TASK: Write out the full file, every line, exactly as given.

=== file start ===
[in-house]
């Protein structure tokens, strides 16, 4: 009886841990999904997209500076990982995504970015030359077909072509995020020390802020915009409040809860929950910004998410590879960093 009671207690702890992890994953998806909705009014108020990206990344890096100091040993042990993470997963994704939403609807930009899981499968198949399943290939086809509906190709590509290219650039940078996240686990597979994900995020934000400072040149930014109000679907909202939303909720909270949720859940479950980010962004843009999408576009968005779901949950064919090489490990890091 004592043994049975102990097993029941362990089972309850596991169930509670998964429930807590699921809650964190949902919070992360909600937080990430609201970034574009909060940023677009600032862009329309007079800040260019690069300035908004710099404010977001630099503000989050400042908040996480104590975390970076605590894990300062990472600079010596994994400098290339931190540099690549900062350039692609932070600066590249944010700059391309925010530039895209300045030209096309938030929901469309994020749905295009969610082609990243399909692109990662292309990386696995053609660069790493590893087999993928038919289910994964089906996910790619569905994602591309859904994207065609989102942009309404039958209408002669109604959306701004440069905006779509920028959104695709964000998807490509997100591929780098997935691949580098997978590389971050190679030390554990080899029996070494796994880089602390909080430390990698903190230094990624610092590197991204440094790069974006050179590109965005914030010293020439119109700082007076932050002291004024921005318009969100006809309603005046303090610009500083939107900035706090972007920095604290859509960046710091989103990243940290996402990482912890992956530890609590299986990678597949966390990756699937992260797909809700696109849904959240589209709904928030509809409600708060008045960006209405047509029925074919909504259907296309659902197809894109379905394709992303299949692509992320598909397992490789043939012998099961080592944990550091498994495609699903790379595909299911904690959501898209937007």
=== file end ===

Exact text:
[in-house]
């Protein structure tokens, strides 16, 4: 009886841990999904997209500076990982995504970015030359077909072509995020020390802020915009409040809860929950910004998410590879960093 009671207690702890992890994953998806909705009014108020990206990344890096100091040993042990993470997963994704939403609807930009899981499968198949399943290939086809509906190709590509290219650039940078996240686990597979994900995020934000400072040149930014109000679907909202939303909720909270949720859940479950980010962004843009999408576009968005779901949950064919090489490990890091 004592043994049975102990097993029941362990089972309850596991169930509670998964429930807590699921809650964190949902919070992360909600937080990430609201970034574009909060940023677009600032862009329309007079800040260019690069300035908004710099404010977001630099503000989050400042908040996480104590975390970076605590894990300062990472600079010596994994400098290339931190540099690549900062350039692609932070600066590249944010700059391309925010530039895209300045030209096309938030929901469309994020749905295009969610082609990243399909692109990662292309990386696995053609660069790493590893087999993928038919289910994964089906996910790619569905994602591309859904994207065609989102942009309404039958209408002669109604959306701004440069905006779509920028959104695709964000998807490509997100591929780098997935691949580098997978590389971050190679030390554990080899029996070494796994880089602390909080430390990698903190230094990624610092590197991204440094790069974006050179590109965005914030010293020439119109700082007076932050002291004024921005318009969100006809309603005046303090610009500083939107900035706090972007920095604290859509960046710091989103990243940290996402990482912890992956530890609590299986990678597949966390990756699937992260797909809700696109849904959240589209709904928030509809409600708060008045960006209405047509029925074919909504259907296309659902197809894109379905394709992303299949692509992320598909397992490789043939012998099961080592944990550091498994495609699903790379595909299911904690959501898209937007």